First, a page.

By John M. Motter
Today’s column focuses on the Macht family, early day Pagosa pioneers. I had the privilege some years ago of spending considerable time talking with Ray Macht about Pagosa history and his family history.
A drive through town a few weeks ago and a follow-up telephone call is what triggered this column. I started with a question: Have you ever driven past something year after year without really looking at it? OK, so I’m the only one to be so careless.
As it happened, I was driving eastward down Lewis Street through its intersection with 3rd Street, the entry to Mesa Heights. I enjoy that drive almost daily because it isn’t unusual to see wild turkeys and the town mule deer herd in that vicinity. As I eased through the intersection, a phenomenon from the right caught my eye. What is that, I wondered? Standing there on the east side of 3rd Street between Pagosa and Lewis streets were two two-story brown frame buildings.
My mind began to churn. On the south end of that same block next to the two buildings is a red brick building. The idea fermenting in my mind was, somewhere, sometime, that red brick building had been built by pioneer Jule Macht. I knew Jule had run a cattle ranch up in the headwaters of the Little Blanco River. It was common during pioneer days for ranch homesteaders to maintain a home in town. That way they could go to the store, go to church and the kids go to school without fighting the snow between the ranch and town. It seemed logical to assume that the two buildings on 3rd Street next to the red brick house had been built by Jule Macht. He would likely have needed a building in which to park carriages and carts and a place to keep a horse or two.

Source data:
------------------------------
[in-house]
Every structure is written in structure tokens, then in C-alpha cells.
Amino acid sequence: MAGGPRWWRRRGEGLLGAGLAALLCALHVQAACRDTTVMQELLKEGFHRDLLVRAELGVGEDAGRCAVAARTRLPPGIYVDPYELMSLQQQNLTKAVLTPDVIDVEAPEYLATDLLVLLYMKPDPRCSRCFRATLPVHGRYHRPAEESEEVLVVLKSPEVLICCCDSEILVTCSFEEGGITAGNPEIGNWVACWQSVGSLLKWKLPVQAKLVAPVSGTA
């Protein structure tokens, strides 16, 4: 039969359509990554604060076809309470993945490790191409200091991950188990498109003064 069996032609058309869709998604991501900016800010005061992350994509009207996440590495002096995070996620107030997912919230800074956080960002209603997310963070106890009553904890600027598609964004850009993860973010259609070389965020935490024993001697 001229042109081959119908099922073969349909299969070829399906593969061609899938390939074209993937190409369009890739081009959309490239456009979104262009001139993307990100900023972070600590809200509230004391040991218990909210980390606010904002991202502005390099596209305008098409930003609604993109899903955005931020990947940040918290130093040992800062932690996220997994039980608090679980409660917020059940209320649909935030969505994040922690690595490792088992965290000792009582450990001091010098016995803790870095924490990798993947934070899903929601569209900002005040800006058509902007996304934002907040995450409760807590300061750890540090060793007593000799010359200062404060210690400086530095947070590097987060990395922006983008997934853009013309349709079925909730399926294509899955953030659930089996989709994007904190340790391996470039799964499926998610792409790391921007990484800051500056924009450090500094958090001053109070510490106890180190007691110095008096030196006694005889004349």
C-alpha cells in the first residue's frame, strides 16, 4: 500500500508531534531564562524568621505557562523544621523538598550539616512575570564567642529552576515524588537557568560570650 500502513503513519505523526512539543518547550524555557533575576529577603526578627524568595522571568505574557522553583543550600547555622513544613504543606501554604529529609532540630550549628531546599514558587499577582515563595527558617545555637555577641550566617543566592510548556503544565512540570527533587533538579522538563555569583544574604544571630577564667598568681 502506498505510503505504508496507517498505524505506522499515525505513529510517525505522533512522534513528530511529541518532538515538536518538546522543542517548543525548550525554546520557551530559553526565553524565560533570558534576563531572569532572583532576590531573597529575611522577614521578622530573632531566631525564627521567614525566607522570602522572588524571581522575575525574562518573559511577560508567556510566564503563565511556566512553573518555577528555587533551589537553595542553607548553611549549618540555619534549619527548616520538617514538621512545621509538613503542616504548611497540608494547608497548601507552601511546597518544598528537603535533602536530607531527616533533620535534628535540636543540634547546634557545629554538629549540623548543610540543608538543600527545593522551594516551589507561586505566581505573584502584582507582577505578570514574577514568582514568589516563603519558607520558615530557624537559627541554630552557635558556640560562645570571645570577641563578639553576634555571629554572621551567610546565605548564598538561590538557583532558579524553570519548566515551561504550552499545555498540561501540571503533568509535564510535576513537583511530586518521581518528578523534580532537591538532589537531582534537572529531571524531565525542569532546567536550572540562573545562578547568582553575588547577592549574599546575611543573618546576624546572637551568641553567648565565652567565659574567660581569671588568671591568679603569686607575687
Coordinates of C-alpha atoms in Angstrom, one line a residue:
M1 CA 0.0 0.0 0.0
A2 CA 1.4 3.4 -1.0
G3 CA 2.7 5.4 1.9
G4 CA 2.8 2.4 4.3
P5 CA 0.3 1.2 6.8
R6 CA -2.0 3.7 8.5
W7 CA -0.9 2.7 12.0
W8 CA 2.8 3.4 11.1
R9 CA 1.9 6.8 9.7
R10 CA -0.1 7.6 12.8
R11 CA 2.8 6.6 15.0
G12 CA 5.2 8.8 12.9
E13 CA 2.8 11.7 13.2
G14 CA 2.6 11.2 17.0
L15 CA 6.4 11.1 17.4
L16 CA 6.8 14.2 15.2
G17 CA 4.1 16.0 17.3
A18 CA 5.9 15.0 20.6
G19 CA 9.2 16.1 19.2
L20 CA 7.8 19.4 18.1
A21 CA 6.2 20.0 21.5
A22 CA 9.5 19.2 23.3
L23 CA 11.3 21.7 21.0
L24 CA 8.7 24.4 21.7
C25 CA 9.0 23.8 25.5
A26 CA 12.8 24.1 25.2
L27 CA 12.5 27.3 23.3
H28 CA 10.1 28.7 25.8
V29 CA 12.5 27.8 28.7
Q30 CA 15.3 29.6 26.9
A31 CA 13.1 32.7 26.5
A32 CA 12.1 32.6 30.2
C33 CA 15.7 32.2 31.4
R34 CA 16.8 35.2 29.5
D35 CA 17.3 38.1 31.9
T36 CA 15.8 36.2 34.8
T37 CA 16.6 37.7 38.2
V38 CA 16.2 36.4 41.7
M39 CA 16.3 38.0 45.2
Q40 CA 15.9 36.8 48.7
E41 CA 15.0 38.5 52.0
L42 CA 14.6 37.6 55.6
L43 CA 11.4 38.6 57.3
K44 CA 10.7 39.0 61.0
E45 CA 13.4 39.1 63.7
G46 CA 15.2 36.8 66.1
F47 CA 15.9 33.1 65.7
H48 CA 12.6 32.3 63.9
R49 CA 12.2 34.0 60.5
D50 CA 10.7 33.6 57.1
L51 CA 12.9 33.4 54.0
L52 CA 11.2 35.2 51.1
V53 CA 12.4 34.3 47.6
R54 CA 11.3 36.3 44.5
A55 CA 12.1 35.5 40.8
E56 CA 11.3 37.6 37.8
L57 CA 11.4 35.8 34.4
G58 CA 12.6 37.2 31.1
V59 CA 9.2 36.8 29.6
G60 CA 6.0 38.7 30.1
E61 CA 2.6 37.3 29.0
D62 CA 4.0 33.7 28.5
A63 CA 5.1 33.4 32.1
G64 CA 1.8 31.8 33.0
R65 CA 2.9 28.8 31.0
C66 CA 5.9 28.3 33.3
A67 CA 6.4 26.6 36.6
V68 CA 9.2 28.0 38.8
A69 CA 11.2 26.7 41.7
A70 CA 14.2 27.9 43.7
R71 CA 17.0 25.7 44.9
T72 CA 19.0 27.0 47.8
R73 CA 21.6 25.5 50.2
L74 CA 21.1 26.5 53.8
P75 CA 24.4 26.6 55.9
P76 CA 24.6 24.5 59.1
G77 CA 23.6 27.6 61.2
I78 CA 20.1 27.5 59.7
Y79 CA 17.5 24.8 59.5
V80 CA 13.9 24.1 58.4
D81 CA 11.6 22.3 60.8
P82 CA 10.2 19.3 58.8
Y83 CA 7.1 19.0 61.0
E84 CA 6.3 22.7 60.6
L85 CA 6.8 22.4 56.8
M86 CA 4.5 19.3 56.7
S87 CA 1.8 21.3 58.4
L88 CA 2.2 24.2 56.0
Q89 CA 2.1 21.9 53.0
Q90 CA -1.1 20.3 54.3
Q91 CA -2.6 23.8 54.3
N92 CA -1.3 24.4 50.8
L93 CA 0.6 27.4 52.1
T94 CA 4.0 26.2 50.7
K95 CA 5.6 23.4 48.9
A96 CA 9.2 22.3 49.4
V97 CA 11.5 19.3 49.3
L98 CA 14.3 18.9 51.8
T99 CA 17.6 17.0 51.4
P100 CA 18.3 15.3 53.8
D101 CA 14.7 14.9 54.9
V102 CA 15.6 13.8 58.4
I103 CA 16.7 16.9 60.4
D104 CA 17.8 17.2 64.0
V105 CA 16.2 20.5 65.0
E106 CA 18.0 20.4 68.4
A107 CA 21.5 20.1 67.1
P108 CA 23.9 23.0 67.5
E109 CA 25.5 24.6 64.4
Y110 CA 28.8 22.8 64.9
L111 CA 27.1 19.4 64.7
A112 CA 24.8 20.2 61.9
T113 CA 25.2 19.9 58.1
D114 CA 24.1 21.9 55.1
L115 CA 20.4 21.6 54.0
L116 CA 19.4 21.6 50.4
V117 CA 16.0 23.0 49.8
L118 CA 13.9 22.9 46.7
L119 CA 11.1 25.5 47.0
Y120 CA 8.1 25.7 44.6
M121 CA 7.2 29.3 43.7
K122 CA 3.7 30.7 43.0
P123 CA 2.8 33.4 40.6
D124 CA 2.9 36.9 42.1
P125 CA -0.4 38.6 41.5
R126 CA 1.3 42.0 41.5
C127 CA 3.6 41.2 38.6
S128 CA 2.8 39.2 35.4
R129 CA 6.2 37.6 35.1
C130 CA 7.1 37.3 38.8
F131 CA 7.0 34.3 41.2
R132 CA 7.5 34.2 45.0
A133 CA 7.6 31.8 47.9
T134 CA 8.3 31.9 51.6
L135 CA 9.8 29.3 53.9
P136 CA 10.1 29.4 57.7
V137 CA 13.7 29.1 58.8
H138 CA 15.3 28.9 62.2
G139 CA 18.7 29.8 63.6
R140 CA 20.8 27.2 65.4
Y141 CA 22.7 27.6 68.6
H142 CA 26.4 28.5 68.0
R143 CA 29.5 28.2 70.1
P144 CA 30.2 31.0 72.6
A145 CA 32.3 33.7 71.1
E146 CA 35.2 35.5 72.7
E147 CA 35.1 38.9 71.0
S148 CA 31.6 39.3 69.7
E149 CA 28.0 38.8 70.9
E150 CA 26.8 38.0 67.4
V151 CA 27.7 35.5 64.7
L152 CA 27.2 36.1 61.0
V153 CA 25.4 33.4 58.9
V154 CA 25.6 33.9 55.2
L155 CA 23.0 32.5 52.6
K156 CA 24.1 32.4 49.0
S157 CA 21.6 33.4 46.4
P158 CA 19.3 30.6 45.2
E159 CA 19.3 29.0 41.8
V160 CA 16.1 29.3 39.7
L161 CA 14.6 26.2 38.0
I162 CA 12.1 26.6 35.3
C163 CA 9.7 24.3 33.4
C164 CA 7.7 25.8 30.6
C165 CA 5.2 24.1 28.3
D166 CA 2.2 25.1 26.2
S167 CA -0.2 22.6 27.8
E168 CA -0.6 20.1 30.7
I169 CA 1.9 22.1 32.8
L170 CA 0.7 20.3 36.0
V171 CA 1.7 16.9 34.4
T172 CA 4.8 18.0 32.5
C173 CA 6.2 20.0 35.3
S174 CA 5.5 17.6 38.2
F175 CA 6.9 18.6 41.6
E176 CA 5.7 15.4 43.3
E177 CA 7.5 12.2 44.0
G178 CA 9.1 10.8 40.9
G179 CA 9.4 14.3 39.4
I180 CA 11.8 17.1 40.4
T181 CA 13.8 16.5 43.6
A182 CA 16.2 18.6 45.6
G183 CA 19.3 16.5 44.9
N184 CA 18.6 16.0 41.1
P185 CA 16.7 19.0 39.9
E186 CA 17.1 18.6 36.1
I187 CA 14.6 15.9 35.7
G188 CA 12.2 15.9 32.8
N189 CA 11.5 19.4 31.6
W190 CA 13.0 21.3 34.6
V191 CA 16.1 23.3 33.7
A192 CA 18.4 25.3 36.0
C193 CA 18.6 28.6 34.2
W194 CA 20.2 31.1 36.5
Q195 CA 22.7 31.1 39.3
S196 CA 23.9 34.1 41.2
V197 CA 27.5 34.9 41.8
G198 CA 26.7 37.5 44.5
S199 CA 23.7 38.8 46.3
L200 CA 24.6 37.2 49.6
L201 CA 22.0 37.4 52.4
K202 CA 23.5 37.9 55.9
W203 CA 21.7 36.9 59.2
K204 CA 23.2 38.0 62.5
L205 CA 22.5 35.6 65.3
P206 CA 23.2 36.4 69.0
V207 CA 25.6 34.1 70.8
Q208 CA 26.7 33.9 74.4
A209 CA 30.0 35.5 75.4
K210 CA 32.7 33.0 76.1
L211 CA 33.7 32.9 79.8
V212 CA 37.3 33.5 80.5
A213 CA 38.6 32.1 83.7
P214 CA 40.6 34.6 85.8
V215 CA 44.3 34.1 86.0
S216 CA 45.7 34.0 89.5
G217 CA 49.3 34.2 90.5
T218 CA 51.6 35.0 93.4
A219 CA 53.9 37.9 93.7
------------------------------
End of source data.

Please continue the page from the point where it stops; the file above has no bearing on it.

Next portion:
And, so, last week, I placed a phone call to John and Jean Taylor, who, along with other Pagosaites, were enjoying Arizona sunshine while the rest of us shovel snow.
Jean Taylor is a descendant of the Macht family. She answered my questions by confirming the guess that those buildings on 3rd Street had been built by Jule. She said he owned almost half of that city block. I also referred to a story on the Macht family I had written in The SUN a few years ago based on information from Ray. The family history as Pagosa pioneers is worth repeating, so watch for it in next week’s column.
By John M. Motter